Larry Marchese, Central District Manager for Sibelius Software, Ltd.

"Sibelius is a music notation software program designed to help choral directors, music directors and musical worship leaders. It helps those who create and print music, or share music on the web - quickly and efficiently. There’s a very short learning curve in getting up to speed on it. It’s perfect for making quick changes on Sunday morning. You can use it to arrange existing music in your church, or adapt by adding or arranging accompaniment or vocal parts. Maybe you need a modulation or a transposition if the key’s not right for your singers. You can add tablature, or guitar/chord charts and standard chord symbols, depending on the level of your instrumentalists, and the makeup of your ensemble. Its highly intuitive interface is a great strength, since it was designed by musicians, for musicians. Notable users include John Rutter, Michael Tilson Thomas and Lalo Schifrin. For training and support, there’s a CD/movie that walks the user through the features. The manual is amusingly presented, and small enough that people can actually use it as a tutorial. Our on-line web offers articles and user dialogue. I was worship leader in my church, and I create a lot of arrangements with Sibelius. I also visit a lot of churches and interview a lot of music leaders, to help keep the product tuned in to churches’ needs." Sibelius runs in both Macintosh and PC environments. You can learn more at:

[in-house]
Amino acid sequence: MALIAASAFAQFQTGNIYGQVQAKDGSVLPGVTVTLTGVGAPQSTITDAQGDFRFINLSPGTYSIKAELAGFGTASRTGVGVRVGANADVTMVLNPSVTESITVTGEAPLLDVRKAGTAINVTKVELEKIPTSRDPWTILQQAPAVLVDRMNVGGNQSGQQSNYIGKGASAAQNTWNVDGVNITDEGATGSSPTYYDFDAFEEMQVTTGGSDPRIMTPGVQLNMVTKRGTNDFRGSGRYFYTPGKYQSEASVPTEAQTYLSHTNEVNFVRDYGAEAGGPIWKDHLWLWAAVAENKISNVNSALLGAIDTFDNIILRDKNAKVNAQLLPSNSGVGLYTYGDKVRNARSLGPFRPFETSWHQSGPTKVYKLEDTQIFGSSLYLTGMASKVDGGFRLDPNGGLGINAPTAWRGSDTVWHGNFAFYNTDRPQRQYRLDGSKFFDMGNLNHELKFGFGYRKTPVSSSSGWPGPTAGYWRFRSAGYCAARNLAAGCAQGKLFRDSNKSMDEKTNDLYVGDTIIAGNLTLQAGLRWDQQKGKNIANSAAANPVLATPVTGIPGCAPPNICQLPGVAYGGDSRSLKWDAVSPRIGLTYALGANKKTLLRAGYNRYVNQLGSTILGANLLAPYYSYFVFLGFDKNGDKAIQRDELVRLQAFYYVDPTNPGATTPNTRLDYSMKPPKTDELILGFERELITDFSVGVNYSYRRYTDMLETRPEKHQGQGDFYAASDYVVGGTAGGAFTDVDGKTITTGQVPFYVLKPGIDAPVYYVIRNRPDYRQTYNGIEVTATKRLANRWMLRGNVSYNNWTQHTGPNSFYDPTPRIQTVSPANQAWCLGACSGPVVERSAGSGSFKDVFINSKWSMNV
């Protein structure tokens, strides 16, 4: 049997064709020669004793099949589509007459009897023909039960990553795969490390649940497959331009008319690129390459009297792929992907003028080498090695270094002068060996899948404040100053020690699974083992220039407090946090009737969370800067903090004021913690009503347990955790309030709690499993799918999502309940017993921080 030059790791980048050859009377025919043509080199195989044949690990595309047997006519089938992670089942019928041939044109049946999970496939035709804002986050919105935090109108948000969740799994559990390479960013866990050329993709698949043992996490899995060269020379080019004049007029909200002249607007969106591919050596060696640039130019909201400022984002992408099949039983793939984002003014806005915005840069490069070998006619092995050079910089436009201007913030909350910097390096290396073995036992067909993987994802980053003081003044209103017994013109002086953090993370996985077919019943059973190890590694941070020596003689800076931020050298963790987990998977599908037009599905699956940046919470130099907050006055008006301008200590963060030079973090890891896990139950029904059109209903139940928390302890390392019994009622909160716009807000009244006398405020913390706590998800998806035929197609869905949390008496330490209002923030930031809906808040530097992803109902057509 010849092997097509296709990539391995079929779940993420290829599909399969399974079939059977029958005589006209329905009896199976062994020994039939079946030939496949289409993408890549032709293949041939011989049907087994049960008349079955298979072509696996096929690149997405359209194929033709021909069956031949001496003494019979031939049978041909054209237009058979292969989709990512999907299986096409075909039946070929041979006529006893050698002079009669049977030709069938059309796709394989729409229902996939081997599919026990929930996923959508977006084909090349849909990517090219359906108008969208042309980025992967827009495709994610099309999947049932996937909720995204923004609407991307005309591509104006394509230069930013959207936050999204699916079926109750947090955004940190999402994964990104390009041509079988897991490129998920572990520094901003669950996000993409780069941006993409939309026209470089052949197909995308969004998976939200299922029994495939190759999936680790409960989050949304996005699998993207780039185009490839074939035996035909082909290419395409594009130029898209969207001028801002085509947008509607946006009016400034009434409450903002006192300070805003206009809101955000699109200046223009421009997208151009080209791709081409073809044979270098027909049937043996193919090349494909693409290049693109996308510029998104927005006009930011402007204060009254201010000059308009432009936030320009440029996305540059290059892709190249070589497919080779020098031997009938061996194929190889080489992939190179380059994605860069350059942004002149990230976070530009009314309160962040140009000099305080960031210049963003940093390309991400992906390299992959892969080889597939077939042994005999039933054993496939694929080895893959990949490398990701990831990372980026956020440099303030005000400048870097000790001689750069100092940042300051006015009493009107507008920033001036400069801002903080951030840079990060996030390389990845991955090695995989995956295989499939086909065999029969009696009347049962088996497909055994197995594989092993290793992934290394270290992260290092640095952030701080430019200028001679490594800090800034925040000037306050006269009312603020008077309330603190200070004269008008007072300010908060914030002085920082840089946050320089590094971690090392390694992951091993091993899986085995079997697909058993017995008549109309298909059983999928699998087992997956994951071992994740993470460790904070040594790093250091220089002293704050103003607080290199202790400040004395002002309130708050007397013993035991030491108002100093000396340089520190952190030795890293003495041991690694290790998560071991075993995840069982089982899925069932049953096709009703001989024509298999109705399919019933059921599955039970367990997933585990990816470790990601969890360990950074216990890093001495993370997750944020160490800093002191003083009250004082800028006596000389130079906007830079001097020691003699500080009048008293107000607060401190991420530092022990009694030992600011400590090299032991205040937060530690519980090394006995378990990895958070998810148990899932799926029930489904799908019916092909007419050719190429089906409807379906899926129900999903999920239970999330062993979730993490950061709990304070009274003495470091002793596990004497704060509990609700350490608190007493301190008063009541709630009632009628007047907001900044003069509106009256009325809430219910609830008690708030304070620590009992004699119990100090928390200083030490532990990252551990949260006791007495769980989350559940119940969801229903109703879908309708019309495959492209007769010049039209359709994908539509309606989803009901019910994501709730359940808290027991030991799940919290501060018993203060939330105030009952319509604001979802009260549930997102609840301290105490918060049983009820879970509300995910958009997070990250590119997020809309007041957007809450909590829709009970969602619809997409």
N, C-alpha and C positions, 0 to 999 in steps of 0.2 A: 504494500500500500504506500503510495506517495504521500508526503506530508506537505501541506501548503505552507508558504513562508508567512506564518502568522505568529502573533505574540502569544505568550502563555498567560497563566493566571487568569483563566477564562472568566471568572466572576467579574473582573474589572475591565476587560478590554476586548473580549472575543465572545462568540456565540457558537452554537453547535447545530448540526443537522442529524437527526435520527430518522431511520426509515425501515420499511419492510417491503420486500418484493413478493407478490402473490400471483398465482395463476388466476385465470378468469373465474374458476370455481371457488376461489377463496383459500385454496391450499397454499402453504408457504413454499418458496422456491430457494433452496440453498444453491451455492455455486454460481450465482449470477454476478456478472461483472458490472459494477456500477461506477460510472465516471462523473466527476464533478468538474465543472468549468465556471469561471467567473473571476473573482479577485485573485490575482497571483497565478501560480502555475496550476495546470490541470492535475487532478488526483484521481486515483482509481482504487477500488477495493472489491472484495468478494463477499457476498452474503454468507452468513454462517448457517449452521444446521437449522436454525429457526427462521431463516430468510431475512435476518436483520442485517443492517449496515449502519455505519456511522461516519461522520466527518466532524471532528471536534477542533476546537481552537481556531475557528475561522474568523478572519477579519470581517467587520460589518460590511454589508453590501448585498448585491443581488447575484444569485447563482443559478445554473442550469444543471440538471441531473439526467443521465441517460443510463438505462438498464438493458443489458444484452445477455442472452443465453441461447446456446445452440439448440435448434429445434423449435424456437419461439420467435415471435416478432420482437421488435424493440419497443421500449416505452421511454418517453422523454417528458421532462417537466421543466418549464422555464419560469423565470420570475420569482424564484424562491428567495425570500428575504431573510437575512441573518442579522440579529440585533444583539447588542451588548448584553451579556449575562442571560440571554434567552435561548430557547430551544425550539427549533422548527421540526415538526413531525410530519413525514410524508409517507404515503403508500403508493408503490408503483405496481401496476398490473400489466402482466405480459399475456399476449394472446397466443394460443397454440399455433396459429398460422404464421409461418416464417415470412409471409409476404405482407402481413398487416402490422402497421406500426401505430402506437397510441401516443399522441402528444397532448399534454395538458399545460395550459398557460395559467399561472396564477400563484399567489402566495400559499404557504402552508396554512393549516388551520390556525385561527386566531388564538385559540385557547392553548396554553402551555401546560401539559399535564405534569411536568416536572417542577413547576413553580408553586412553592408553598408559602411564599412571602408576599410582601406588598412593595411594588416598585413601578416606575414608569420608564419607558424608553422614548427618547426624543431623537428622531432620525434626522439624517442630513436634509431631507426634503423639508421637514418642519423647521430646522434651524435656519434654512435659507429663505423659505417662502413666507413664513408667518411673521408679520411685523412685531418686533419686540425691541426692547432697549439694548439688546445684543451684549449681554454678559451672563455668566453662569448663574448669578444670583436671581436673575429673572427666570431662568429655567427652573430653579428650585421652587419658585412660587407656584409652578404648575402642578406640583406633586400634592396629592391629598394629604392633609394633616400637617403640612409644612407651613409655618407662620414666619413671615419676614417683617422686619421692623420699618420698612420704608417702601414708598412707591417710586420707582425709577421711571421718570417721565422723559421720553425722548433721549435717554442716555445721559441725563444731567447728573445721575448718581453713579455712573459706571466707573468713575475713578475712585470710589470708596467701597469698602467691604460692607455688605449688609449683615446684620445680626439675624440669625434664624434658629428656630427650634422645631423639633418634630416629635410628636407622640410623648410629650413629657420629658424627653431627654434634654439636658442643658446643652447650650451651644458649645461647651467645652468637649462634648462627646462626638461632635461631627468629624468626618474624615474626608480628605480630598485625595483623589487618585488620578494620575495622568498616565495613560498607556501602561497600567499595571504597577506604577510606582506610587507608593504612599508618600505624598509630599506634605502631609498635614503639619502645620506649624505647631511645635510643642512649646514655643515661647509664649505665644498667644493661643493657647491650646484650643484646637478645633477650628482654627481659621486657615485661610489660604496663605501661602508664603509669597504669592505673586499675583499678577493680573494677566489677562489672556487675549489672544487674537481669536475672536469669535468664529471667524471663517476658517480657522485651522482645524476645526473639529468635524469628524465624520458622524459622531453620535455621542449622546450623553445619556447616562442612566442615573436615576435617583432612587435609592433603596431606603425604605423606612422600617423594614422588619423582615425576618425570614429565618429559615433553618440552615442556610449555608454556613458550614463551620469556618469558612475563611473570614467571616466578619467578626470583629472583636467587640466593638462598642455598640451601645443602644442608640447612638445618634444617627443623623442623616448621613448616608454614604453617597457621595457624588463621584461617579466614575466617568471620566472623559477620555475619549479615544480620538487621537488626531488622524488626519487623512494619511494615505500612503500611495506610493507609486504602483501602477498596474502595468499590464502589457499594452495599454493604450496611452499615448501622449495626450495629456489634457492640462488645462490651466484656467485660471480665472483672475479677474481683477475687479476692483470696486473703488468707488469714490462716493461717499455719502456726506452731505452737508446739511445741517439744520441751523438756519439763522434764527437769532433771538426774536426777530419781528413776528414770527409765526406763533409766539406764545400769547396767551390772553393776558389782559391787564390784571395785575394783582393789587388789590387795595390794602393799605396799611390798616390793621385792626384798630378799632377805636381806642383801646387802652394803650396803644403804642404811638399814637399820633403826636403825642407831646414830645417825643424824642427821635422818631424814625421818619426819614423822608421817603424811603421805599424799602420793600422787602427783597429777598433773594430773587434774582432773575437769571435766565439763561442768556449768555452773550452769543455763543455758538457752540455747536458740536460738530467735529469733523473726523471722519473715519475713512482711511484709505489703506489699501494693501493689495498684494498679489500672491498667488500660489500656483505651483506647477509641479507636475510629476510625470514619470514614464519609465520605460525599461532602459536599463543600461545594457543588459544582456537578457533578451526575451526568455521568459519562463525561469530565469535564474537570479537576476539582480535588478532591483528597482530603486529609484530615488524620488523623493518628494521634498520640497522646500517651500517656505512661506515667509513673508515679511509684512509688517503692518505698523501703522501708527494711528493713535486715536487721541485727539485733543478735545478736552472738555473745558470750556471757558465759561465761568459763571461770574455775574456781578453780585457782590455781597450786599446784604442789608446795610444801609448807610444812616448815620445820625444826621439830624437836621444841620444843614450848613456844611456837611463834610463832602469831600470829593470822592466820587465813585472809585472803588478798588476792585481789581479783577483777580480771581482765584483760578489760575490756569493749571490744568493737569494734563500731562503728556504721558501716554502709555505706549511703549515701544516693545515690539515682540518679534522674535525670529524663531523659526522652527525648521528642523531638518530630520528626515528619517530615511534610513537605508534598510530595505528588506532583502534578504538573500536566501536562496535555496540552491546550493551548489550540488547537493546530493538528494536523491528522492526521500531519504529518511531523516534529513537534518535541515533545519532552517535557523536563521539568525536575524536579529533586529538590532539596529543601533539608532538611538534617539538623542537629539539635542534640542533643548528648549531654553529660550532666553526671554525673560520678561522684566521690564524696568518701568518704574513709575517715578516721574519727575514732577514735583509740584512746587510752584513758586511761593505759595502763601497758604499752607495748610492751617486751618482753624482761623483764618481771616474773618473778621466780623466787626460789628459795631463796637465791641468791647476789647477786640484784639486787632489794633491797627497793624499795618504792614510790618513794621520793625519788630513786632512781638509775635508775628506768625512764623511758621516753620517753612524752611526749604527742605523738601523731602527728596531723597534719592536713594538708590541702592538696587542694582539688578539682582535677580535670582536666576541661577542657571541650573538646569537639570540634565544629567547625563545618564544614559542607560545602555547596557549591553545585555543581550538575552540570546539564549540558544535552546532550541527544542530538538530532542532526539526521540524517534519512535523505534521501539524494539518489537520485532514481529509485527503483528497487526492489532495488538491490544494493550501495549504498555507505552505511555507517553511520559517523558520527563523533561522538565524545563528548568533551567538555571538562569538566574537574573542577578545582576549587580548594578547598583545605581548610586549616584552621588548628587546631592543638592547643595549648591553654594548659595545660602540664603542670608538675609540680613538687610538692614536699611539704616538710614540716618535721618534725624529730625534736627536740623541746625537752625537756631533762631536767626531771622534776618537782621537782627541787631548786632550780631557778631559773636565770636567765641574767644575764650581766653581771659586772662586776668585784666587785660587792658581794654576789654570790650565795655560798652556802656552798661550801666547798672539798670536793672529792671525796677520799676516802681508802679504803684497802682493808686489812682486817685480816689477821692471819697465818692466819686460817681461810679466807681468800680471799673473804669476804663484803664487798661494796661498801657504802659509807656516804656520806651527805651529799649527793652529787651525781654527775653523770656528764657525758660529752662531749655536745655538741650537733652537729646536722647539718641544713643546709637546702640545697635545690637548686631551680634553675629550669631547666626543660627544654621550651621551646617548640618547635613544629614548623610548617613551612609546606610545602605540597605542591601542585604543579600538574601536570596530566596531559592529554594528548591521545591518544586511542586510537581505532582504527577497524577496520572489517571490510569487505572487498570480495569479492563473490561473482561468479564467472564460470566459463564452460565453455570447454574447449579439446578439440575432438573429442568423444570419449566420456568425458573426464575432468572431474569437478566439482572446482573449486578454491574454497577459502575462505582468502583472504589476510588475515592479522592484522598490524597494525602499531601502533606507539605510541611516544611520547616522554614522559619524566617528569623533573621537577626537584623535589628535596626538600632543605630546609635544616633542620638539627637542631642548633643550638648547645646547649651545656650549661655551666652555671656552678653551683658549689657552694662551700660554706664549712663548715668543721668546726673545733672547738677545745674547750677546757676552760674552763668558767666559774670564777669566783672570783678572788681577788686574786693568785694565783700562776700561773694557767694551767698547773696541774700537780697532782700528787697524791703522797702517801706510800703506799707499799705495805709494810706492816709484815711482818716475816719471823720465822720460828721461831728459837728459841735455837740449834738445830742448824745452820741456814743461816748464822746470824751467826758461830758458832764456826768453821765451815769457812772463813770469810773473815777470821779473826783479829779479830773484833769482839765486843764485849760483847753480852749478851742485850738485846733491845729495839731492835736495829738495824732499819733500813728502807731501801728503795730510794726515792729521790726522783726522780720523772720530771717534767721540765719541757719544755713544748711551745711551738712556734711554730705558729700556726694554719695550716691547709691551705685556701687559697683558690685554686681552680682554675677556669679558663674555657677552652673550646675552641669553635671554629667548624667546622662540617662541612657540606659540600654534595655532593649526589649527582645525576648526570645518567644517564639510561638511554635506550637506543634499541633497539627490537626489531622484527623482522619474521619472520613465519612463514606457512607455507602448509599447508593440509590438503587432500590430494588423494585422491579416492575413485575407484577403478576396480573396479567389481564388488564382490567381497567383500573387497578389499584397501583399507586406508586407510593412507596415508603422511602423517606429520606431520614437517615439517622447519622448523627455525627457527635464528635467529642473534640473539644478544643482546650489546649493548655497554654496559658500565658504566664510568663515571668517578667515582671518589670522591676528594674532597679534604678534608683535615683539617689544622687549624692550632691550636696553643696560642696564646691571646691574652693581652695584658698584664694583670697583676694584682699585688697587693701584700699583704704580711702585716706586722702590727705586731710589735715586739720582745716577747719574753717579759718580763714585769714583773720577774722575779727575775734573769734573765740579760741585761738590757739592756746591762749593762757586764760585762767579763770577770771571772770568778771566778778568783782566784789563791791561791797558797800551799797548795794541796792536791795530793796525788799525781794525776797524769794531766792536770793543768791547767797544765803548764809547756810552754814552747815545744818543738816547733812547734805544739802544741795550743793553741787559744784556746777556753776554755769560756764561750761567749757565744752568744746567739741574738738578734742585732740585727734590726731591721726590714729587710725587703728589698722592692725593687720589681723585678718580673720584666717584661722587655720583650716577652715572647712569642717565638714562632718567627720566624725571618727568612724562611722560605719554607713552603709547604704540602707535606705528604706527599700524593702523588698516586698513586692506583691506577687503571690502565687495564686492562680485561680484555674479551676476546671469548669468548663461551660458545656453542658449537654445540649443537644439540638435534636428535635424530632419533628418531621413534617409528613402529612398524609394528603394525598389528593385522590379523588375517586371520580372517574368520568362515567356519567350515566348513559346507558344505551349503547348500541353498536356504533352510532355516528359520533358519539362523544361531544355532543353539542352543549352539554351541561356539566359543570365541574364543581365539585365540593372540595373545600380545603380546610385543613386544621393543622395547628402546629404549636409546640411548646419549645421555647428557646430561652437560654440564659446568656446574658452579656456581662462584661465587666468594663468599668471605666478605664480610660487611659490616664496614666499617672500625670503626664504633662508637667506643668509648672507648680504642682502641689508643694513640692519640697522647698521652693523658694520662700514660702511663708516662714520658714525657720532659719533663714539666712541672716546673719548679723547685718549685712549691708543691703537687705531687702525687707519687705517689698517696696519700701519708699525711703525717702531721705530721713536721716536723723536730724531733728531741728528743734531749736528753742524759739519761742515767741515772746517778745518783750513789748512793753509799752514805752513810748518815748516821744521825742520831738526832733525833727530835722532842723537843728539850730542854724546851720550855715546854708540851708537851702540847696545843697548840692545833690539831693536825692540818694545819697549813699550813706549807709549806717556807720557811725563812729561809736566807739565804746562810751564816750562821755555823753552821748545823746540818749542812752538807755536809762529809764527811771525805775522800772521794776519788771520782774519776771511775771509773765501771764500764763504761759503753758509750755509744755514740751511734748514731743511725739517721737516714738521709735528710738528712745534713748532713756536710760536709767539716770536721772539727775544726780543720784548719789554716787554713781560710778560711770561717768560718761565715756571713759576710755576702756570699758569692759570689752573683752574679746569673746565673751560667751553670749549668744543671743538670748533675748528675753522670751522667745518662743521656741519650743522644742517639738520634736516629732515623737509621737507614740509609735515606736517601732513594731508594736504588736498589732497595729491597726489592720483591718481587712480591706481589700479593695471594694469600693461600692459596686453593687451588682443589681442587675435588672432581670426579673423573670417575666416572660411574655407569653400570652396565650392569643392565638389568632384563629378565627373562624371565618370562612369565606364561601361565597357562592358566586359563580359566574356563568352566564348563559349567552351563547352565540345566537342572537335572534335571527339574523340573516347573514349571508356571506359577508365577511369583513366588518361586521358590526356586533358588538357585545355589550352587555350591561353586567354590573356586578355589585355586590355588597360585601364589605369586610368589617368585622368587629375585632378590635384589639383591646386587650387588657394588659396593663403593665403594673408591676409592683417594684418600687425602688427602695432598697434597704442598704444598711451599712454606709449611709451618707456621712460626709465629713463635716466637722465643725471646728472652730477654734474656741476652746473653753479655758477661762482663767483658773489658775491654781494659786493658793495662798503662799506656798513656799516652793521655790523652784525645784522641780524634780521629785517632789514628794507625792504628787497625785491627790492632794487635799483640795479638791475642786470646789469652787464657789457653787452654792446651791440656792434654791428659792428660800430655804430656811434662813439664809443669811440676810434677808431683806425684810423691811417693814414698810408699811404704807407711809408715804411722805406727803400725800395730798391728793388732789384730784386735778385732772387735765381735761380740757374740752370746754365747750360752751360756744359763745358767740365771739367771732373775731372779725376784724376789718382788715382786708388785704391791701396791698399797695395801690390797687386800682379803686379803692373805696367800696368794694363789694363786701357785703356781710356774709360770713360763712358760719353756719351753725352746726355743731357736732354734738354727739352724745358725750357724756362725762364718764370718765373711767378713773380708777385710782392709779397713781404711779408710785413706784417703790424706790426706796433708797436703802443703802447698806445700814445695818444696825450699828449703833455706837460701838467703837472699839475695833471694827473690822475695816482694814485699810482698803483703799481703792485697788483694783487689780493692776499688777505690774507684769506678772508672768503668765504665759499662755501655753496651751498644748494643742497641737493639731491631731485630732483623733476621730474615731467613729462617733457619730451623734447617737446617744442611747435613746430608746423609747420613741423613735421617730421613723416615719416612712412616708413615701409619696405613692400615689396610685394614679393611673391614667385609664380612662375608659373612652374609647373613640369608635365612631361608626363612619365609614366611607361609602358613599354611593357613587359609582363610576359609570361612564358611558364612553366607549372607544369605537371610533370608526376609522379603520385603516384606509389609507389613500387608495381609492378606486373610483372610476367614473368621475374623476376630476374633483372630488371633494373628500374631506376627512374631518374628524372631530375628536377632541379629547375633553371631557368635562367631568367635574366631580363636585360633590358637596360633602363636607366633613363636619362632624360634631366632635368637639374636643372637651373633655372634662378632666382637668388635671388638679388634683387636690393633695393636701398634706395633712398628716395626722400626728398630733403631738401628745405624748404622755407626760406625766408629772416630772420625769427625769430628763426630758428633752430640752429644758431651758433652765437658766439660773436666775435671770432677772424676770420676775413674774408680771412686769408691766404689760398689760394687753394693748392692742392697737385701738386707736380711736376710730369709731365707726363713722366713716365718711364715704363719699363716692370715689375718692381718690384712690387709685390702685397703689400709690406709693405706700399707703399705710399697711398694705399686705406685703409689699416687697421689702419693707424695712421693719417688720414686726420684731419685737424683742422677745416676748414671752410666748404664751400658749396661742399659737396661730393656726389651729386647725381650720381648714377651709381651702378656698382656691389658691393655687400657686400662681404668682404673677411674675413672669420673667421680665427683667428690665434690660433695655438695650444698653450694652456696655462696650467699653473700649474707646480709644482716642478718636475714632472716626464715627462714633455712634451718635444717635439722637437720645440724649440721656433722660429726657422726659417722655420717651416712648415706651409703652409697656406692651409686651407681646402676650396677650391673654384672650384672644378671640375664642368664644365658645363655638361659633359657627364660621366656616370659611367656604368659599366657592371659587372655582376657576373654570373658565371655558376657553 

John Calder, Digital Pro Audio Specialist for Yamaha of America

"The new Yamaha O1V is a 16-channel digital audio mixer. Because it’s totally digital, it has the ability to store every parameter on the board. The obvious beauty is that since it’s stored, every setting on the console can be recalled as a "scene" for a particular event or phase. This can be great for worship because not all churches have sound pros available to them every Sunday. With the O1V, you’d only need a professional to come in once and set up your mixer "scenes." One may be for preaching, another may be for your choir and pianist. Another could be for a contemporary music team. You can store up to 99. With minimal training, a lay operator could then simply scroll through the list and call up the appropriate "tableau" of settings as required at any particular time. This isn’t just mic levels, but all equalizations and faders - every setting on the board! It can take up to 12 balanced XLR mic inputs, so it would be perfect for a smaller church console. Support is available through a great network of trained personnel. All district managers in the service network (for each Yamaha division) are very well-trained in the use of their products." More info is available at: